As reusables become popular in Bengaluru, disposables like areca have taken a back seat, said Marwan Abubakar of HasiruDala, a social enterprise involved in sustainable waste removal.
Green disposables can be misfits in the trash pipelines of countries to which they are exported. The US is a leading market and many of these products have been certified compostable by the Biodegradable Products Institute, New York. Despite that, some American cities willing to compost food scraps are saying “no thanks”. Among them, Portland – a famously green city – has been fairly emphatic. “Put it in the trash,” says their website, adding that labels claiming products are compostable or biodegradable may be “well-intentioned” but “not always accurate.” In 2015, Portland banned all non-food items sent by businesses after they discovered that garbage going to their biogas plant had too many cartons, plates and cups, and not enough food. The director of waste management was quoted as saying, “Some of this material essentially doesn’t digest.”
Eventually, organic disposables that can’t be composted (or recycled) end up in a landfill. Over time they harden into lumps of “biogenic carbon”. Isn’t that a form of compost? Not really. In oxygen-free spaces, organic materials undergo a different sort of decay known as anaerobic decomposition, and during which greenhouse gases like methane are produced. The biogenic carbon is contained within sealed landfills and is never recycled back into the soil. Not exactly Earth-friendly. Using the methane as green energy is the only way the process can be made beneficial.
The US Environmental Protection Agency encourages landfills to either flare or capture the “fugitive” gases to prevent them from “migrating into the atmosphere and contributing to local smog and global climate change”. But out of 2,523 landfills in the US, only 25% have energy projects. Together, these landfills are the third largest source of human-made methane emissions in the country.
Scientists, climate activists and the EPA have urged municipalities to divert organic waste away from landfills. The focus of their efforts has been on high-yield methane producers like food waste or compostable plastics. “Bio-based materials are not environmentally friendly in landfills without gas collection,” said Morton Barlaz, head of the environmental engineering department at North Carolina State University, Raleigh. He was referring to materials like PHBO, a “green” compostable plastic found to have a high methane yield when landfilled.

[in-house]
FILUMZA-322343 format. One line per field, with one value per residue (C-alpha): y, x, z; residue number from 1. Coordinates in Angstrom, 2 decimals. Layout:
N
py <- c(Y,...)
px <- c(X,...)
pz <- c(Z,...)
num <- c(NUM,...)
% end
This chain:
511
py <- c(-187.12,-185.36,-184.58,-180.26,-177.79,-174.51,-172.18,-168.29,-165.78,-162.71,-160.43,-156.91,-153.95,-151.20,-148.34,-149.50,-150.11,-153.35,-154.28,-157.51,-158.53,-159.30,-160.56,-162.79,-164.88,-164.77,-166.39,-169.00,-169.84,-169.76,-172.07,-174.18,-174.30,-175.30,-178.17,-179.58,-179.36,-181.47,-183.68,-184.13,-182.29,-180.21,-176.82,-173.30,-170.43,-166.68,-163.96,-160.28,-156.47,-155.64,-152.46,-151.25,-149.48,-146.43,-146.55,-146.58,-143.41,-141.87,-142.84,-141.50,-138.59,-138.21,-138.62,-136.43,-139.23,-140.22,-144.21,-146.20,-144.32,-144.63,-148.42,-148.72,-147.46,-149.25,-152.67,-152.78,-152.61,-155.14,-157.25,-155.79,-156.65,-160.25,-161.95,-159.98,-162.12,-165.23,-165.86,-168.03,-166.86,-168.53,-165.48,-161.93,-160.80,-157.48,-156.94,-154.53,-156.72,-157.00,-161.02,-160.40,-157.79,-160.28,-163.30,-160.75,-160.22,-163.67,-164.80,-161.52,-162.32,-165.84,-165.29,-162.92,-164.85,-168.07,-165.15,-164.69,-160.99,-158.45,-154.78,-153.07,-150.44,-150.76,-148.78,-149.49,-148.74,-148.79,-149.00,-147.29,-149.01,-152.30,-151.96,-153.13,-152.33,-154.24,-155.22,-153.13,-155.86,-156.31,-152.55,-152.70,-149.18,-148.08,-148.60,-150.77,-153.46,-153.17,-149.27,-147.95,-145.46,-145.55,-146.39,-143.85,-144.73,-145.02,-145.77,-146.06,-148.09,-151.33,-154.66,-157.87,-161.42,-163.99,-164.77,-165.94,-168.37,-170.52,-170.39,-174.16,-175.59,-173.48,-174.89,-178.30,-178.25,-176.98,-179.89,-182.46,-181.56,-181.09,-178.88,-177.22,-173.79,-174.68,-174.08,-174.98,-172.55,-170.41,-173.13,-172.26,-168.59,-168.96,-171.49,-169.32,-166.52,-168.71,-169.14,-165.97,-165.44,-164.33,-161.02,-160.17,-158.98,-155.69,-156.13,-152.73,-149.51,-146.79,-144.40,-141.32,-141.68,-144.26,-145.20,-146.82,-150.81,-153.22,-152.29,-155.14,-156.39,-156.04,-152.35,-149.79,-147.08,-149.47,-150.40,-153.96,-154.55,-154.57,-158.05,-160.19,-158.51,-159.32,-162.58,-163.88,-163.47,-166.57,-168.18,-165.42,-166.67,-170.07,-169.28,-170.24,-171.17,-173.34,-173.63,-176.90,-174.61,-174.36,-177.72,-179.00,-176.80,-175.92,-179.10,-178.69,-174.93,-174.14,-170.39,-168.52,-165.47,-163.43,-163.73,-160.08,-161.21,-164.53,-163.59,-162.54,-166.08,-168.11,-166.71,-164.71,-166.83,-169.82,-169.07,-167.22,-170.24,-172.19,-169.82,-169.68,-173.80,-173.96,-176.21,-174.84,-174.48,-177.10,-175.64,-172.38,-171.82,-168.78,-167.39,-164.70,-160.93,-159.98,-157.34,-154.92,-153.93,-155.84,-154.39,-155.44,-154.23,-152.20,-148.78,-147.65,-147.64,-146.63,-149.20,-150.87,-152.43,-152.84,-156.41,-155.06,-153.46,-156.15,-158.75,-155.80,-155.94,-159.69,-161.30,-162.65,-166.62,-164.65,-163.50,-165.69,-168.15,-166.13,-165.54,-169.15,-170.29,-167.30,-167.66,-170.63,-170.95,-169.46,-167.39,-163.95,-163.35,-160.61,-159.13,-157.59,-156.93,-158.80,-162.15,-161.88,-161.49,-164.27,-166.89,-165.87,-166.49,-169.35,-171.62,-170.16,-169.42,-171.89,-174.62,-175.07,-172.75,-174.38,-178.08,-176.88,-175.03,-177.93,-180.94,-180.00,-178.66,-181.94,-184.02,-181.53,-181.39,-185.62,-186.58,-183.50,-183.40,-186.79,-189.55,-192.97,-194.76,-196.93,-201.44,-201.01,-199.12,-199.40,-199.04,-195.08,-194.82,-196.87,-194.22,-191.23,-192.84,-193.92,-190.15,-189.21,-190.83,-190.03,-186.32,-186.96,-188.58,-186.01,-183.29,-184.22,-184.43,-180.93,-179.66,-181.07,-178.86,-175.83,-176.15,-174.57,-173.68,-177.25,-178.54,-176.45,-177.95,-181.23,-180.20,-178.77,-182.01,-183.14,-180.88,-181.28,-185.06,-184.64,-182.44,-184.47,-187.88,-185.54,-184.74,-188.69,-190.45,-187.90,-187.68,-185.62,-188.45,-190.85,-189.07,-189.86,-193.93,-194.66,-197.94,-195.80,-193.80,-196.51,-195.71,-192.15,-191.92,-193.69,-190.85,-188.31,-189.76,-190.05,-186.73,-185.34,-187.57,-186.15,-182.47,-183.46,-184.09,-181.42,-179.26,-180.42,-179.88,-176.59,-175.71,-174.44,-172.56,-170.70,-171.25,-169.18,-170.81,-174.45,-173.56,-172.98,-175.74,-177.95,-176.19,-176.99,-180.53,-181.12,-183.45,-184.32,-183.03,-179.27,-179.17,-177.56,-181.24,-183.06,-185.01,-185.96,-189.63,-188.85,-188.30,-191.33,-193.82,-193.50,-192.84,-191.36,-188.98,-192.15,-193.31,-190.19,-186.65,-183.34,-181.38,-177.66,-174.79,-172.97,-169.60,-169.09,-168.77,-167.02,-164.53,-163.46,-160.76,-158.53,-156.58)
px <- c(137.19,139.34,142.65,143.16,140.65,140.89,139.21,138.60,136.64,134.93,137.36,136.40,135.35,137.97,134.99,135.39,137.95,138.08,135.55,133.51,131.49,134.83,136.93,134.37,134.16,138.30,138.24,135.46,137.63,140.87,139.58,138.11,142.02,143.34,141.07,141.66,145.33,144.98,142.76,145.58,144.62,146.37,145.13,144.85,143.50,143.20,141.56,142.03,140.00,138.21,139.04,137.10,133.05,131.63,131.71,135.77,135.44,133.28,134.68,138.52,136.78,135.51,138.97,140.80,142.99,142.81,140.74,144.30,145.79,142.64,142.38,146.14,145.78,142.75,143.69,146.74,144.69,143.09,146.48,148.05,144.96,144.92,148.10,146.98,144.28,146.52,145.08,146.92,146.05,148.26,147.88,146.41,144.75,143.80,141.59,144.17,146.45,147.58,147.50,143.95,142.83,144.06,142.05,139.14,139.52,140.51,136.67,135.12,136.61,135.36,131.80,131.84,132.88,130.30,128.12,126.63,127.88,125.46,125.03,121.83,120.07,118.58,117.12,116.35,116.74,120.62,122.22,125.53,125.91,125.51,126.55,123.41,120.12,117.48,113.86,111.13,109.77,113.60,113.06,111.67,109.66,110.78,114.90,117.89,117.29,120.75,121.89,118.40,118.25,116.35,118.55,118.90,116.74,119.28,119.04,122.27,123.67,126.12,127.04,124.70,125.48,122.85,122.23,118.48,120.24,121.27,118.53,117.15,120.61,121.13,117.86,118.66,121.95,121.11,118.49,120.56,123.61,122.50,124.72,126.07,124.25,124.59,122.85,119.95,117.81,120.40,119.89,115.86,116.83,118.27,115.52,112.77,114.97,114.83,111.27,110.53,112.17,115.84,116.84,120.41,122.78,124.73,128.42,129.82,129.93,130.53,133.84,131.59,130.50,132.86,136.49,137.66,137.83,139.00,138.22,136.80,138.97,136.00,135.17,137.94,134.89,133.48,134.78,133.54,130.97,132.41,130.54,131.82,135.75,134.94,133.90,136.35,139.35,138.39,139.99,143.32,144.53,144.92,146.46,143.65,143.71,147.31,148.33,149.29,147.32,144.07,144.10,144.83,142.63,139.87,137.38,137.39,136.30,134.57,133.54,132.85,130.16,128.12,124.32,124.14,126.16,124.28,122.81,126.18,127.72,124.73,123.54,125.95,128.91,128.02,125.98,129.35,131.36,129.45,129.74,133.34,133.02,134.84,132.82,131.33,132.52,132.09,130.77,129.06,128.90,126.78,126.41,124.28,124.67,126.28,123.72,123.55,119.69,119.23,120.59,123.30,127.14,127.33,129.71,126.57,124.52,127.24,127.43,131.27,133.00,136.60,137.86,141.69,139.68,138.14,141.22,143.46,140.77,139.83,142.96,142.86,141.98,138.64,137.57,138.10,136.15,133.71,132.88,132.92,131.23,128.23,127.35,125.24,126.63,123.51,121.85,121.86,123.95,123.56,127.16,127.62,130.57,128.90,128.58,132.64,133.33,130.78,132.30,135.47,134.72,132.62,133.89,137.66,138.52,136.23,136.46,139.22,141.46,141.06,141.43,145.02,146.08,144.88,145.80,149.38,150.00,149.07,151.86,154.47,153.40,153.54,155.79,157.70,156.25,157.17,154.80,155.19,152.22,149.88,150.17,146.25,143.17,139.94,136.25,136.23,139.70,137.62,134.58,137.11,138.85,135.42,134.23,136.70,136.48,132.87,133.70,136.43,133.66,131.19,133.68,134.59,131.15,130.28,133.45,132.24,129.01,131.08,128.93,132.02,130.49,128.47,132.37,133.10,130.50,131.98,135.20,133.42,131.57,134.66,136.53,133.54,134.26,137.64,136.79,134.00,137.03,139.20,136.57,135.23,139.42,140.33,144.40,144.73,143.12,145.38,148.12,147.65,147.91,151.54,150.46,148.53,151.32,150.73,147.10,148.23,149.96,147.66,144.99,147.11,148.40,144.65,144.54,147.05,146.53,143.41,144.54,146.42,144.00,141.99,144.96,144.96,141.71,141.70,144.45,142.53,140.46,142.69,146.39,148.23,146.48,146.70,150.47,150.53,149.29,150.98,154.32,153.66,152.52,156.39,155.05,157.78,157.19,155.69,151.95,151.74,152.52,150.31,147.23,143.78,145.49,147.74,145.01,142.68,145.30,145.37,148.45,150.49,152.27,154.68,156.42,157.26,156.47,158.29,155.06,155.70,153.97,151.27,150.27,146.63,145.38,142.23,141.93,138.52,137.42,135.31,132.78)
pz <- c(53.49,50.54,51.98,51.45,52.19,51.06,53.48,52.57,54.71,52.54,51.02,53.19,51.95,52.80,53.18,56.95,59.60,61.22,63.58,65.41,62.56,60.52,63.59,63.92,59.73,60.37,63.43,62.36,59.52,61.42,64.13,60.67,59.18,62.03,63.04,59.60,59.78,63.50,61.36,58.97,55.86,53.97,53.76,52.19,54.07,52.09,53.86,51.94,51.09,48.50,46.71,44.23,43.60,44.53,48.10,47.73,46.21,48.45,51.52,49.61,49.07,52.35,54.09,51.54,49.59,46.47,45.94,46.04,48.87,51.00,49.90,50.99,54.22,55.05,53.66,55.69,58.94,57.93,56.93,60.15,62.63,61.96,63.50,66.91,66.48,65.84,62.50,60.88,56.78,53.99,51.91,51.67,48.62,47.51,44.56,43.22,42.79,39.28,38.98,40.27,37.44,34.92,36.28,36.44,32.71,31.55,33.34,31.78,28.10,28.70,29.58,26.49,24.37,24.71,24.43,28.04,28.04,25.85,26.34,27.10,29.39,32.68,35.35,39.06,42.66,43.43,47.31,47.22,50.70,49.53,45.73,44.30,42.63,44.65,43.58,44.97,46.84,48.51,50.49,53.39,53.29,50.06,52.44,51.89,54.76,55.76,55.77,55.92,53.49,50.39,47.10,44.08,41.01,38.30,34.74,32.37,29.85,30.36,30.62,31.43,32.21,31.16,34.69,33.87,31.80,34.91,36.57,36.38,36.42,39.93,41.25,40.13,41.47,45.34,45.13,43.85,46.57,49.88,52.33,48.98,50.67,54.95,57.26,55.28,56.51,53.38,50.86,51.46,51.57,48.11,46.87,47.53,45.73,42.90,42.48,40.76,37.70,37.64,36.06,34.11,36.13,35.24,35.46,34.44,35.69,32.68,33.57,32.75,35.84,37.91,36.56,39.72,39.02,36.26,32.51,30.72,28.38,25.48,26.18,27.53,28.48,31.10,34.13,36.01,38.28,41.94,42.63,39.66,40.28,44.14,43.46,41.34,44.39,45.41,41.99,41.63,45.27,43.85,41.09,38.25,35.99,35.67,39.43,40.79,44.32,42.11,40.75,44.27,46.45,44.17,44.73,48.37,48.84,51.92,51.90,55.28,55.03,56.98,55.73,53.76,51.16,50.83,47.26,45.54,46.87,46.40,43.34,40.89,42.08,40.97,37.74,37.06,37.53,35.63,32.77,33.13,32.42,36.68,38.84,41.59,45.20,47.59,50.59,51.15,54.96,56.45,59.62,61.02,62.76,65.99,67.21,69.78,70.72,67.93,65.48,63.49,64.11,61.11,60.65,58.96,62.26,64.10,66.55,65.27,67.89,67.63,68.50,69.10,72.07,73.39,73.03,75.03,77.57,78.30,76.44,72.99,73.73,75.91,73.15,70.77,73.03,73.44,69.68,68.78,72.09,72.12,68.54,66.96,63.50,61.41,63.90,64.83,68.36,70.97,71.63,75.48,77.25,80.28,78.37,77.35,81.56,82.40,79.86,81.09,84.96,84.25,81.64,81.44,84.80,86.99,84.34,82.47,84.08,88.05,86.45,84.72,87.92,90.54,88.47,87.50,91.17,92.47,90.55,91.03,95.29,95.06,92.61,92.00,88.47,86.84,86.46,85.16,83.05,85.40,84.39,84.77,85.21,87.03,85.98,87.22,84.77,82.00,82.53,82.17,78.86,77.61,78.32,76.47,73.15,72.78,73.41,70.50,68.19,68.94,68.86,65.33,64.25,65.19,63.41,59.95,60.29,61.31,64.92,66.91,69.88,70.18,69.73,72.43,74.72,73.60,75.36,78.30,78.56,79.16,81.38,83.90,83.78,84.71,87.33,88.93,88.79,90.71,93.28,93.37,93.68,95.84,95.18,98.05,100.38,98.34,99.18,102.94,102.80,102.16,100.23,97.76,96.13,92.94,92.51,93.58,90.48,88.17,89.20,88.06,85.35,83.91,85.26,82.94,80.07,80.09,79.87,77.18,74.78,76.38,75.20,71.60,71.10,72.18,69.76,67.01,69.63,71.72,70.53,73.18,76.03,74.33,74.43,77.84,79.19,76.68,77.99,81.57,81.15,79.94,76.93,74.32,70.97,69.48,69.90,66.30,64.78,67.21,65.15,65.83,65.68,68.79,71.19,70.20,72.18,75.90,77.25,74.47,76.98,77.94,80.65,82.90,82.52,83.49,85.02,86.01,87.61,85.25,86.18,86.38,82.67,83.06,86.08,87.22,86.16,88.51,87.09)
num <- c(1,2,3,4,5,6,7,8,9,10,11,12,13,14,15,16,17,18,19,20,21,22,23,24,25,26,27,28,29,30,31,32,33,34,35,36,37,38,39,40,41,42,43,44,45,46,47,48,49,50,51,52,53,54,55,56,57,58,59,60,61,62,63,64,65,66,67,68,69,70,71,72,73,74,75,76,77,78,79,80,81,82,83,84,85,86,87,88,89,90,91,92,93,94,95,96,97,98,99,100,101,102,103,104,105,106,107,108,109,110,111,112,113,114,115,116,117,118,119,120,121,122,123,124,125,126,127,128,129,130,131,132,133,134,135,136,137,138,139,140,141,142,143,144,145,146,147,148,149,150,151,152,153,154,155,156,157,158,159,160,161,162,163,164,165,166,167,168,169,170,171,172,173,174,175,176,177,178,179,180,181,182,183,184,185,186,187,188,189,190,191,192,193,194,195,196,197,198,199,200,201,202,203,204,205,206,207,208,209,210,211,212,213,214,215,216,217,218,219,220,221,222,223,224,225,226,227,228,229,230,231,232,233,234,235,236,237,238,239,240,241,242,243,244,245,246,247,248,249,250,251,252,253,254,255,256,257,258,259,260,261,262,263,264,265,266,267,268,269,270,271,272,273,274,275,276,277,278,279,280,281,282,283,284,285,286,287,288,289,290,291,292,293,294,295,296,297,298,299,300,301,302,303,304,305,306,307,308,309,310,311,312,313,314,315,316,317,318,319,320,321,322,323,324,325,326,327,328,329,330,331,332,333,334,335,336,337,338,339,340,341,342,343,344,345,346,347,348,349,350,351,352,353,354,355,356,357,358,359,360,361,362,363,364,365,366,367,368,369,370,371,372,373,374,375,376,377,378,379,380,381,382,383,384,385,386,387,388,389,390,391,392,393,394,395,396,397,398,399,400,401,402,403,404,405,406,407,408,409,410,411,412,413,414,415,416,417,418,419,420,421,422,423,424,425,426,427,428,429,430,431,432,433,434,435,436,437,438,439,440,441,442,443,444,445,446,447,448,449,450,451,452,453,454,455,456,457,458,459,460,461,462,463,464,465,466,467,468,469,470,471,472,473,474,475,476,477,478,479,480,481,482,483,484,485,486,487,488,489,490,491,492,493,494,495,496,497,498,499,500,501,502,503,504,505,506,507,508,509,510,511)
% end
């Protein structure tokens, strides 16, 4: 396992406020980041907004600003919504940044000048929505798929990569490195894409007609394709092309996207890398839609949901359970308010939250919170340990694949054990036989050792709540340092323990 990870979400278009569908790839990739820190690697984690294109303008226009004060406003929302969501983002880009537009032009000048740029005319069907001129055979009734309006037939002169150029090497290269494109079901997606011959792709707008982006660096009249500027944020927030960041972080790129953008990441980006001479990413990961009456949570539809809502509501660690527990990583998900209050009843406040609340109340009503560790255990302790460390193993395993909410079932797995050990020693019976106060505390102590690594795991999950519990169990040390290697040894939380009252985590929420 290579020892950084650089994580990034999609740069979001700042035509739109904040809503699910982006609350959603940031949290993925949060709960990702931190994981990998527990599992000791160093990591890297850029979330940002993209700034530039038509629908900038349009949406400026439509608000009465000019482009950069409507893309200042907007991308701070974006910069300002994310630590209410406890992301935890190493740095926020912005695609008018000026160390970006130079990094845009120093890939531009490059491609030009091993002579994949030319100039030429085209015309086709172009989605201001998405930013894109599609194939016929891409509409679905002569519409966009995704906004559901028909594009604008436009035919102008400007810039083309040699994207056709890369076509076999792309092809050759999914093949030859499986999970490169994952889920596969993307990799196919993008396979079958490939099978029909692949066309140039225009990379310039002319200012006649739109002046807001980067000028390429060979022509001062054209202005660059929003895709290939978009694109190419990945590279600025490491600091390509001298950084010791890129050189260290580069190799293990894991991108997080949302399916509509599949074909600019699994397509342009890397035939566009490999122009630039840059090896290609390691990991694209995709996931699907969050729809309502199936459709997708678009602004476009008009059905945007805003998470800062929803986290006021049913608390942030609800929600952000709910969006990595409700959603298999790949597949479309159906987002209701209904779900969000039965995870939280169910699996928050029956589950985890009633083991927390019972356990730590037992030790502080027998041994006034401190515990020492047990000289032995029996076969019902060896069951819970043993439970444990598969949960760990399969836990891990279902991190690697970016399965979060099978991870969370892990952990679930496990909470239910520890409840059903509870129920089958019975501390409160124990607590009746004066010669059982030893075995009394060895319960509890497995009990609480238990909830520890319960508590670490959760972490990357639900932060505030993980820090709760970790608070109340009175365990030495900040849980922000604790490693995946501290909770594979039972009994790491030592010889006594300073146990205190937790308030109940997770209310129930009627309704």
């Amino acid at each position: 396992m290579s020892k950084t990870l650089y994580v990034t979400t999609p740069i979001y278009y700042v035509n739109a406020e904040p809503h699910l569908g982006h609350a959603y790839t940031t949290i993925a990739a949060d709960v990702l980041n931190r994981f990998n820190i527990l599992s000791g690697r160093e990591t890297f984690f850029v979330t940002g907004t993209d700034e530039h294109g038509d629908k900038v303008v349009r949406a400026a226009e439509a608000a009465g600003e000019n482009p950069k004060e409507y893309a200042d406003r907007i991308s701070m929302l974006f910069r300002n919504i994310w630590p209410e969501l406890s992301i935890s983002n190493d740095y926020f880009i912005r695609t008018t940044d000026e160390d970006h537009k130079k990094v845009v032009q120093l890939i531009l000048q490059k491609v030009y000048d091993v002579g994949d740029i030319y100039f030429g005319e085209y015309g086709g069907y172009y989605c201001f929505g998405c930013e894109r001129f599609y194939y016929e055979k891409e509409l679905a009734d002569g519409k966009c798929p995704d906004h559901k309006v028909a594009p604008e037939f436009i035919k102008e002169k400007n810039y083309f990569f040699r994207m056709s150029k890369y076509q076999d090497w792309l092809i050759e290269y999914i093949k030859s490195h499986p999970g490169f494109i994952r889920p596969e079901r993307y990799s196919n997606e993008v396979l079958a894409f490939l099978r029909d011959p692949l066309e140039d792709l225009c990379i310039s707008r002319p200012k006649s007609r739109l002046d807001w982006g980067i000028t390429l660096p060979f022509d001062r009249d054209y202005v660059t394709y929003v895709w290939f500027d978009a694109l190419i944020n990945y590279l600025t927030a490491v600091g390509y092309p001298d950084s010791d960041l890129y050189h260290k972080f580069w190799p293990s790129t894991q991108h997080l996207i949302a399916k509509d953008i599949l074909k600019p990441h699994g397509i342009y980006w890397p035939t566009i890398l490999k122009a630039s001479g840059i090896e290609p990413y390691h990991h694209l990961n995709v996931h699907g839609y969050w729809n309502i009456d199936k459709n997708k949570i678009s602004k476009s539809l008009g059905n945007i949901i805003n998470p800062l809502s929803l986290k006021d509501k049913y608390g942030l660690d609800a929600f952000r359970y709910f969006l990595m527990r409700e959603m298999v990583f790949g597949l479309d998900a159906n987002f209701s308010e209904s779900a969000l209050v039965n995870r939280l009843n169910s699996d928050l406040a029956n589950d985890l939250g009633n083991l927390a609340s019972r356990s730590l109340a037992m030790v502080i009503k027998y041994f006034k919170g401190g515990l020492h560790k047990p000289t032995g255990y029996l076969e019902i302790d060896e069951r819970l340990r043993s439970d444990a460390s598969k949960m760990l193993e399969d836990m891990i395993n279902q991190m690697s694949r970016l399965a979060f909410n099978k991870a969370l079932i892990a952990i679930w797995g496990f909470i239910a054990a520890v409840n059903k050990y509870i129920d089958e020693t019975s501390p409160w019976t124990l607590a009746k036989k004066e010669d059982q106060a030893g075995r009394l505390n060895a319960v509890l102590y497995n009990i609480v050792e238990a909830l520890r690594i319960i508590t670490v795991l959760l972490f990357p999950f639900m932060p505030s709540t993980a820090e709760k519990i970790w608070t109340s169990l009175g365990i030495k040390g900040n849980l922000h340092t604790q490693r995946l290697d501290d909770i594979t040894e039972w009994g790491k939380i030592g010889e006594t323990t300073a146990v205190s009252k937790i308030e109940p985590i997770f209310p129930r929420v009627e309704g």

Barlaz is a leading expert on decomposition in landfills and has analysed the global warming potential of a range of landfilled materials, including wood, paper and biodegradable polymers. When asked about the methane potential of agricultural waste products like areca, he replied, “Slow degrading materials like bagasse, palm leaf or bamboo would fare better but are greenhouse-gas-positive in the long run based on typical landfill gas collection systems.”
Some scientists believe these slow degraders can decay faster under certain conditions. Dry items like compostable plates are usually dumped in the trash along with ‘wet waste’, or food. In their 2006 guidelines on greenhouse gases, the Intergovernmental Panel on Climate Change pointed out that proximate materials can influence each other. So the decay rate of harvested wood products could be enhanced by rotting food waste while food decay could be slowed by wood. The presence of moisture in organic materials is the single most important factor controlling methane release from landfills.
It is a bleak end-of-life scenario that is at odds with the uplifting “back to Earth” labels on sustainable tableware. After all, if a compostable plate returns to nature as methane, can it really be called green?